economic conditions and general dynamics of the Chinese economy in lieu of the changing social and political paradigm.
The further opening up of the Chinese economy will better the condition of the people of China and will improve the lot of the worker. The relaxation of 1979 has lead to an improvement of the overall economy and if China adopts a truly open economy the overall economic situation of the citizens will improve.
This hypothesis is going to be tested with the help of the previous data that has been collected and in the light of the previous events that have brought about a change in the economy of China.
The importance of trade for any country is very strong, since trade with other countries brings in foreign exchange and strengthens the economy. East Asia has been the among the fastest growing regions in the world over the past two decades, in spite of the East Asian currency crisis of 1997-1998. In the region, China is the fastest growing country with a growth rate of 10% per annum since beginning of economic reform in 1979.
China has managed to survive the East Asian currency crisis fairly safe and sound. China is one of the very few socialist countries that have managed to make a flourishing economic change over from a centrally planned economy to a market economy, with the rate of interest, which is the price of money, and the exchange rate are the only prices that are still decided upon by the government. The private, non-state sector accounts for 60% of the Gross Development Product in 1999. China is no longer a shortage economy; aggregate demand in short supply is a real prospect
The Chinese people have benefited greatly and have been helped by trade in recent years. For example, Chinese contractors have been hired to provide a more developed road and rail network to the underdeveloped areas, offering the residents of such areas better access to the technology and markets of the cities. Chinese workers lay the foundation for the new highway system using only shovels and other hand held tools.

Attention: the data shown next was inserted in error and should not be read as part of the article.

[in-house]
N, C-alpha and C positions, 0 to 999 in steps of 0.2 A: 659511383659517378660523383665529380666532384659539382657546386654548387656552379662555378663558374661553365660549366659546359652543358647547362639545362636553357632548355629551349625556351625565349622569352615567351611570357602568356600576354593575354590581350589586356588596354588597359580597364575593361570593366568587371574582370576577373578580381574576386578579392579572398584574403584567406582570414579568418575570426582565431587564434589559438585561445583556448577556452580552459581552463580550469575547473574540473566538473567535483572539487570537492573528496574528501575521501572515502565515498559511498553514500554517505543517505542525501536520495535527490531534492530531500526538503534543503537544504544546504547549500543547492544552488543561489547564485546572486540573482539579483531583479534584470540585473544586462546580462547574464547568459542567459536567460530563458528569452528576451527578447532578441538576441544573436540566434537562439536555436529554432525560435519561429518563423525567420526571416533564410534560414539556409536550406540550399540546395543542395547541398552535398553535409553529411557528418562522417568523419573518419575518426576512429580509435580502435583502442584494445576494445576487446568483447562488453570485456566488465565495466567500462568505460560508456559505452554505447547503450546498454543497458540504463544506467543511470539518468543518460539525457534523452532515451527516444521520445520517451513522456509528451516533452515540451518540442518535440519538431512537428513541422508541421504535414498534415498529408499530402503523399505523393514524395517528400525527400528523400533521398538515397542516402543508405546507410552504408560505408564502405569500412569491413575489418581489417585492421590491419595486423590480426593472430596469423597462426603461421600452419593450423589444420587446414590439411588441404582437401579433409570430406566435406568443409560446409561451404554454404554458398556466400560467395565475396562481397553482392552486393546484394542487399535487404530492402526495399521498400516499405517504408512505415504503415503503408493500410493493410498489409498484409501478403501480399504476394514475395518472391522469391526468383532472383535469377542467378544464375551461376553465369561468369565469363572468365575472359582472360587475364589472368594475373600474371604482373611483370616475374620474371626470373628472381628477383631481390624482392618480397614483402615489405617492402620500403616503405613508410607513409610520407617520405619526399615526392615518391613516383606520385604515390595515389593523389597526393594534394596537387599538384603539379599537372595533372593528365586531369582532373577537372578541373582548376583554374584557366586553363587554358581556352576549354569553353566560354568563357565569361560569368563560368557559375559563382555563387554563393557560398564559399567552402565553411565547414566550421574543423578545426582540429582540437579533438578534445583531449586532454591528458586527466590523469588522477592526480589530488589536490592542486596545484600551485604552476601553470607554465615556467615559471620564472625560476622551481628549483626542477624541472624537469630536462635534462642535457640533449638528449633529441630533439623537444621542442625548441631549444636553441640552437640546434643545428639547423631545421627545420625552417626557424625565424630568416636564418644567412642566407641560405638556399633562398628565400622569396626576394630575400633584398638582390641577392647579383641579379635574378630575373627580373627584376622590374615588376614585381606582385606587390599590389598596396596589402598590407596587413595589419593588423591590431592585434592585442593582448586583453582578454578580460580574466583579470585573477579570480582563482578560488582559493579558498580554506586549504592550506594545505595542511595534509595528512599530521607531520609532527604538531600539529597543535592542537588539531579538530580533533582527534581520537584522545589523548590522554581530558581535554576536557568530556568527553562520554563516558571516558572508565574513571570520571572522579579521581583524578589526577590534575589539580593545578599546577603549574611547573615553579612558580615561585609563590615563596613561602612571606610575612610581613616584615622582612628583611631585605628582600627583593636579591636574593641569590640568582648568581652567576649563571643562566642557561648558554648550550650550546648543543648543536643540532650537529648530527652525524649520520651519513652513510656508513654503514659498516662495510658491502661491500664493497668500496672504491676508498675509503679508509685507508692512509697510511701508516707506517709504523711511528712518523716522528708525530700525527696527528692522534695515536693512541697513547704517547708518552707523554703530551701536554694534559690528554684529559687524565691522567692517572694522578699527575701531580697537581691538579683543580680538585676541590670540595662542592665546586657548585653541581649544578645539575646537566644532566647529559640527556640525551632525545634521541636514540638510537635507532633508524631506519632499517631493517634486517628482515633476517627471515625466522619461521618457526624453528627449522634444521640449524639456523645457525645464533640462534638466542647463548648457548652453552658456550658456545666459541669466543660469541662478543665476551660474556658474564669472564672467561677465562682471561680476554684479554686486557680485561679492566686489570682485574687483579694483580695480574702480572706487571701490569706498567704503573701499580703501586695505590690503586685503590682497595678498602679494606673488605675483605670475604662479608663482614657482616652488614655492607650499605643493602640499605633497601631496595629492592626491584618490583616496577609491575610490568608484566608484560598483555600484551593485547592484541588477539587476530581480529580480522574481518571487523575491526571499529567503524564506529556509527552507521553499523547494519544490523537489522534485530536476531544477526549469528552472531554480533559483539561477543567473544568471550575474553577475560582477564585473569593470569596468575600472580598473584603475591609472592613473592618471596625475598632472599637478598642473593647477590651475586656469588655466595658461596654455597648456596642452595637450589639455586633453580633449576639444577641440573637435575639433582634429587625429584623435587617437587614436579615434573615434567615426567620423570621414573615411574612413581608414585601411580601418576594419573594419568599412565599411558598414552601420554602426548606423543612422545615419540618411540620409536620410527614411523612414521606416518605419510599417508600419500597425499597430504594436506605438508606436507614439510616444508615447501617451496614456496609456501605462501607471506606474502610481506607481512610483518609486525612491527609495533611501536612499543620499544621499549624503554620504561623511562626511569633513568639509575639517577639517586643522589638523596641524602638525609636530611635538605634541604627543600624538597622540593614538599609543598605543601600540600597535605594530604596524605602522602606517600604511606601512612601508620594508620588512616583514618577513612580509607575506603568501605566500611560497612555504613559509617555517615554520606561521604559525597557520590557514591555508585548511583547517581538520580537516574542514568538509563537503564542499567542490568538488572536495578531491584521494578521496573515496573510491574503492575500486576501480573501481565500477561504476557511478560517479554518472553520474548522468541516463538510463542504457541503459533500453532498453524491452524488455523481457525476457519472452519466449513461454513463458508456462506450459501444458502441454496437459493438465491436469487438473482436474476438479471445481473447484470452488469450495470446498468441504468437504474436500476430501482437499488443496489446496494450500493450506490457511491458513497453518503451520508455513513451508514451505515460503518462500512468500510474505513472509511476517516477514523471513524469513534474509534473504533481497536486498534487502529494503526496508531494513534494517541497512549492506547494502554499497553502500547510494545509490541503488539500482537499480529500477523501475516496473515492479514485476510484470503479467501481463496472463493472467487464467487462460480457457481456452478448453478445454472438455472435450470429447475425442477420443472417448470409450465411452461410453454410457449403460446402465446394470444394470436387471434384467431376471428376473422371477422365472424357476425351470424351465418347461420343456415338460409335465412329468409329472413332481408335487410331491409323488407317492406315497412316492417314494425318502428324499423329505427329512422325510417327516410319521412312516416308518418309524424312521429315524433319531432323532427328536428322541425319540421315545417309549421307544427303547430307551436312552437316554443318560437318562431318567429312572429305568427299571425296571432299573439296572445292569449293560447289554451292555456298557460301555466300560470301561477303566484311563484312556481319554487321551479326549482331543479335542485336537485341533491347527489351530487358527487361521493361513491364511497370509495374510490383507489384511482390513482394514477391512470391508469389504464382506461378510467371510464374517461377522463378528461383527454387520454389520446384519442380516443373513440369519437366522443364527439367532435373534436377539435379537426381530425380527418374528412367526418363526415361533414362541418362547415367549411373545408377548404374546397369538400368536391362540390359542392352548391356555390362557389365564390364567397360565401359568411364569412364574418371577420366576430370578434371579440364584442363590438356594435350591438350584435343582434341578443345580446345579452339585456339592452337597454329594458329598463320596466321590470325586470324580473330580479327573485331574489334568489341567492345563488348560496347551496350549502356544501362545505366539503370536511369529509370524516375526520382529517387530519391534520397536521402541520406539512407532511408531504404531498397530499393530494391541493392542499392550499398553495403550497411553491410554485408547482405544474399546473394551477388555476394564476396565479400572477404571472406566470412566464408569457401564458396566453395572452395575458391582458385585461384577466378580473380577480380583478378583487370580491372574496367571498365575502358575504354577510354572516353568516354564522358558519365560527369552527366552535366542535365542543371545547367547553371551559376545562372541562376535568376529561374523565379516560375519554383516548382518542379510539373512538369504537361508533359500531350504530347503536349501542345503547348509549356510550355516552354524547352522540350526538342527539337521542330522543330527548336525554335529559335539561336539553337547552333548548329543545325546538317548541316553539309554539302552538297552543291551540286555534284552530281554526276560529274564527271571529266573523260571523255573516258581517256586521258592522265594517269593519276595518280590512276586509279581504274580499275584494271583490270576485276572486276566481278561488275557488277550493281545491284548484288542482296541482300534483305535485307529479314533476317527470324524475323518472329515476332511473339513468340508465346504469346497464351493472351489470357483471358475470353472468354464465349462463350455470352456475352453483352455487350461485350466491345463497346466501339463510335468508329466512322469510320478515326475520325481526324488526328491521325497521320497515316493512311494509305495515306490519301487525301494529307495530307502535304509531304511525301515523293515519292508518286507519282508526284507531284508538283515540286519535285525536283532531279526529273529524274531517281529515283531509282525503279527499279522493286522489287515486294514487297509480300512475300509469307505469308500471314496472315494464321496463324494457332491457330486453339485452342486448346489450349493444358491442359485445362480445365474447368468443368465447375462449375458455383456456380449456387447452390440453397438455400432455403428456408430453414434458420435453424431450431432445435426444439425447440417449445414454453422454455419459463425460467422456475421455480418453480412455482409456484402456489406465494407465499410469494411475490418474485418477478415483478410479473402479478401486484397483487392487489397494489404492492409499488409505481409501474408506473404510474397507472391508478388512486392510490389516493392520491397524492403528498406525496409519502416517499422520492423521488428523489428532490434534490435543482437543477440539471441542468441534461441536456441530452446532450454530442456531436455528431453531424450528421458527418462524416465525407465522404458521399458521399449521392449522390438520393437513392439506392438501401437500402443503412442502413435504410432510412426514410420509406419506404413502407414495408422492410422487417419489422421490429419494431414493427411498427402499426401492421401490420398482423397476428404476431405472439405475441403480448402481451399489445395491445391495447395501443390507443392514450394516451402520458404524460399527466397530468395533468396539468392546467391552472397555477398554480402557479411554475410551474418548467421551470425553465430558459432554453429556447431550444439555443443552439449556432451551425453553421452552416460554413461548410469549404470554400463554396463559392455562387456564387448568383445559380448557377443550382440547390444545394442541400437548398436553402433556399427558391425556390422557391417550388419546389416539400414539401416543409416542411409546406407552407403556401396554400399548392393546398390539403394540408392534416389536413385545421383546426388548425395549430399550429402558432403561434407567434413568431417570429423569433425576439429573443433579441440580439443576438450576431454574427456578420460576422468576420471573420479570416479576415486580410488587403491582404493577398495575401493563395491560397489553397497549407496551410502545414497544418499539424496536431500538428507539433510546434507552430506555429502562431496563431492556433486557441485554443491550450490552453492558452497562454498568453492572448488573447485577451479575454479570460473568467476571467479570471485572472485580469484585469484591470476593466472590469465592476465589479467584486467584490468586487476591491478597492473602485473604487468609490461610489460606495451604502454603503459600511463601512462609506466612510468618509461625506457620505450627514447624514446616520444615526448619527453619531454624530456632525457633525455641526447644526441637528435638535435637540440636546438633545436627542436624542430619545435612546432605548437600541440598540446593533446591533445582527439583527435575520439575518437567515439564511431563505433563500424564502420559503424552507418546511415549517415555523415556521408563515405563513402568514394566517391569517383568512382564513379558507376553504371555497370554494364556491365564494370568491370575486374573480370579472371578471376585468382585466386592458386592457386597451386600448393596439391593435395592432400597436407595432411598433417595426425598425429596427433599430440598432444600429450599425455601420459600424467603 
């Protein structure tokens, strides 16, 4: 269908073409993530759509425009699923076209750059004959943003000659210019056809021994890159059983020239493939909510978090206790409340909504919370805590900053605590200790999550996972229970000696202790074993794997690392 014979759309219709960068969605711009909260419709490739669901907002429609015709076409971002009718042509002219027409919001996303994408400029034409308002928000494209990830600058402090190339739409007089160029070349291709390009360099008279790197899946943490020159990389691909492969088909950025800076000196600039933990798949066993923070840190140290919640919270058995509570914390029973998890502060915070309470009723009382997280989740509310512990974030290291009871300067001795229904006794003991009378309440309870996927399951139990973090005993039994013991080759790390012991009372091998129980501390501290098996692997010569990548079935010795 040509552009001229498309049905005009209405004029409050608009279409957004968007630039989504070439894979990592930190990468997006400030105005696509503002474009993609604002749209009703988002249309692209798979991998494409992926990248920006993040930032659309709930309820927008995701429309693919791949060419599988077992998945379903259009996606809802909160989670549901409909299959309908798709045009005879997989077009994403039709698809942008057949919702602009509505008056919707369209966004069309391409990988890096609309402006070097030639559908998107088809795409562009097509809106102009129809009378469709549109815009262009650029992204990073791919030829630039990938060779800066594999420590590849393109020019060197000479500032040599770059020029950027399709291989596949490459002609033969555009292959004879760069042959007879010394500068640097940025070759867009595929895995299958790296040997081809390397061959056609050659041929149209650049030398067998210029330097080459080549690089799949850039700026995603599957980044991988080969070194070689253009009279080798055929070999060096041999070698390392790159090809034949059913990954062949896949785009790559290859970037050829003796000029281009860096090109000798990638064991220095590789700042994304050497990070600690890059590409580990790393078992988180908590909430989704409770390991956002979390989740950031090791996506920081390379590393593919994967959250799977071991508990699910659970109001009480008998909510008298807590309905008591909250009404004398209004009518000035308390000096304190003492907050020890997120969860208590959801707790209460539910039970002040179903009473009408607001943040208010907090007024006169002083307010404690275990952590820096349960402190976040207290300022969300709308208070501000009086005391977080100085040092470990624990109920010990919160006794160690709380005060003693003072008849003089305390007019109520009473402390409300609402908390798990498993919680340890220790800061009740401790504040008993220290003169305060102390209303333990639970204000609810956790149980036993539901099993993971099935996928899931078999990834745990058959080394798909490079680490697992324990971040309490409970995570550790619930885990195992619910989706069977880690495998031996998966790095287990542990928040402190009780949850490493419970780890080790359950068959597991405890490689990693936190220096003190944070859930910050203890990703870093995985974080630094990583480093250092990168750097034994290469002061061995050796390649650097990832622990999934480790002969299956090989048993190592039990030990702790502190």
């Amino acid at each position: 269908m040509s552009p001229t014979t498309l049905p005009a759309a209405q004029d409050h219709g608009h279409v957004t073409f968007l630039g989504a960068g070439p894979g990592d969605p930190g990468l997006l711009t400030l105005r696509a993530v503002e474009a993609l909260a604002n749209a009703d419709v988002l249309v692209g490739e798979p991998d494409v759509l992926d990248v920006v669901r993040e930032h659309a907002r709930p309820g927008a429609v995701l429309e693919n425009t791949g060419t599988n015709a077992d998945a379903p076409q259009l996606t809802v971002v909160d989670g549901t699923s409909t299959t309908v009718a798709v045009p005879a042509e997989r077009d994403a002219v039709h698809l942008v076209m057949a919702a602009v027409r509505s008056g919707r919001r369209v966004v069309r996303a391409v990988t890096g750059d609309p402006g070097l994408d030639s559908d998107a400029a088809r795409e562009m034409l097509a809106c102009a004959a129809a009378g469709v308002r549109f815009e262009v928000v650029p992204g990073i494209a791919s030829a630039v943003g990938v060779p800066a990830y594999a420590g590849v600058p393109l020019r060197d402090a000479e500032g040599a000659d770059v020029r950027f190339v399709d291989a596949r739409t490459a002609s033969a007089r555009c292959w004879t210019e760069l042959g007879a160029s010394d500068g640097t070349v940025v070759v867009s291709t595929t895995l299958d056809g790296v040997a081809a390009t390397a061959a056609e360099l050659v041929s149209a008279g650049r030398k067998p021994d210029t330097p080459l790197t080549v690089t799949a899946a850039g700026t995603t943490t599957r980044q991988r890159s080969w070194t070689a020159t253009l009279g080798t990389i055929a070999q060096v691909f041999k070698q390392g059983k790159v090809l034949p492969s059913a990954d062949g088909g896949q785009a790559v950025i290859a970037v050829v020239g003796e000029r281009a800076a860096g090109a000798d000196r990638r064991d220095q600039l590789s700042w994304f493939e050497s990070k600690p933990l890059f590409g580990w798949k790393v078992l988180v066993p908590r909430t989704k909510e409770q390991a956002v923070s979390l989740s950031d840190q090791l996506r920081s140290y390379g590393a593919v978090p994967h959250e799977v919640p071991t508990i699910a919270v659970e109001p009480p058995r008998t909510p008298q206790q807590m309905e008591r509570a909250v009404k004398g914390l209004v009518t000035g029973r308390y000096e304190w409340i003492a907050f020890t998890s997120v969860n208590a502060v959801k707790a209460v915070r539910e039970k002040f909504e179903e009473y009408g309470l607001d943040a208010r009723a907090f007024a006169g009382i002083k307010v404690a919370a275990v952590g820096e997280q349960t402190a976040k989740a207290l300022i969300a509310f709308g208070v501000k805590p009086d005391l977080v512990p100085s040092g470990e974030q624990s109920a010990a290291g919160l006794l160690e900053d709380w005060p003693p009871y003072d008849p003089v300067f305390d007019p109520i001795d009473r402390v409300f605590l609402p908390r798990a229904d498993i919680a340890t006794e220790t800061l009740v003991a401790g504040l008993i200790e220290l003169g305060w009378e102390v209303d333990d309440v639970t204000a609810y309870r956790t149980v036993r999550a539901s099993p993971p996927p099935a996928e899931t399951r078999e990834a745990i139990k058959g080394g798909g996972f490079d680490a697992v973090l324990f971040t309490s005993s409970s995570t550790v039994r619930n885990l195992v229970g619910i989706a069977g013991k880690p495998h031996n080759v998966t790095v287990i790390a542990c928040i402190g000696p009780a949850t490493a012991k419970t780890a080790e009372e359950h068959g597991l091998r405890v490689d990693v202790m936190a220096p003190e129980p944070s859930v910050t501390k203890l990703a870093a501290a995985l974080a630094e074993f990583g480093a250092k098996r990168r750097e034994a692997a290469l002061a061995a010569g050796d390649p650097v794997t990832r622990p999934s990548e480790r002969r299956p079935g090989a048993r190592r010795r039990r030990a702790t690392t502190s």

It would be much better for everyone that is involved in the project if modern construction tools such as bulldozers, backhoes, etc. were used by the road-builders. The West can trade with ease in such products with China and in the process improve the working conditions of Chinese workers. However, this is only possible if the Chinese people are allowed to continue on the path to prosperity.
Even though China has not yet opened itself up to the West to fully participate in this mutually beneficial exchange, the initial opening up in 1979 has shown that it has benefited greatly from what little trade it has participated in. A major reason for China's not being able to trade openly on an international level is that most foreign companies call for guarantees that the U.S. will not stop trade with China in the future.
With the establishment of Permanent Normal Trading Relations (PNTR), businesses will no longer consider investment in China as a risk due to political disagreements. The establishment of Permanent Normal Trading Relations (PNTR) would mean that China would start receiving, along with such products like construction equipment and cellular phones, the influence of economic and personal freedoms that its American trading partners benefit from. Permanent Normal Trading Relations (PNTR) will not only provide more consumer options for American and Chinese citizens but will also encourage the growth of more highly skilled labor in both countries.
People and countries that are opposed to expanded Western trade with China and the country's admittance into the World Trade Organization (WTO) normally refer to the Communist regime's concentrated effort to wipe out human freedoms as reason to isolate China. What such groups have to be aware of is that trade and contact with Western ideas is essential to expanding the very freedoms that are under restriction right now.
China is increasing its efforts to privatize state owned industries and to authorize greater autonomy in labor mobility and choice of occupation, and is even encouraging the private accrual of wealth. All this is in spite of the fact that with economic liberalization and private wealth comes a shift of power away from the government and toward the private sector. This means that now the ruling class that opens up the economy ends up surrendering power out of necessity if not by intent, not just in one area but every area of business.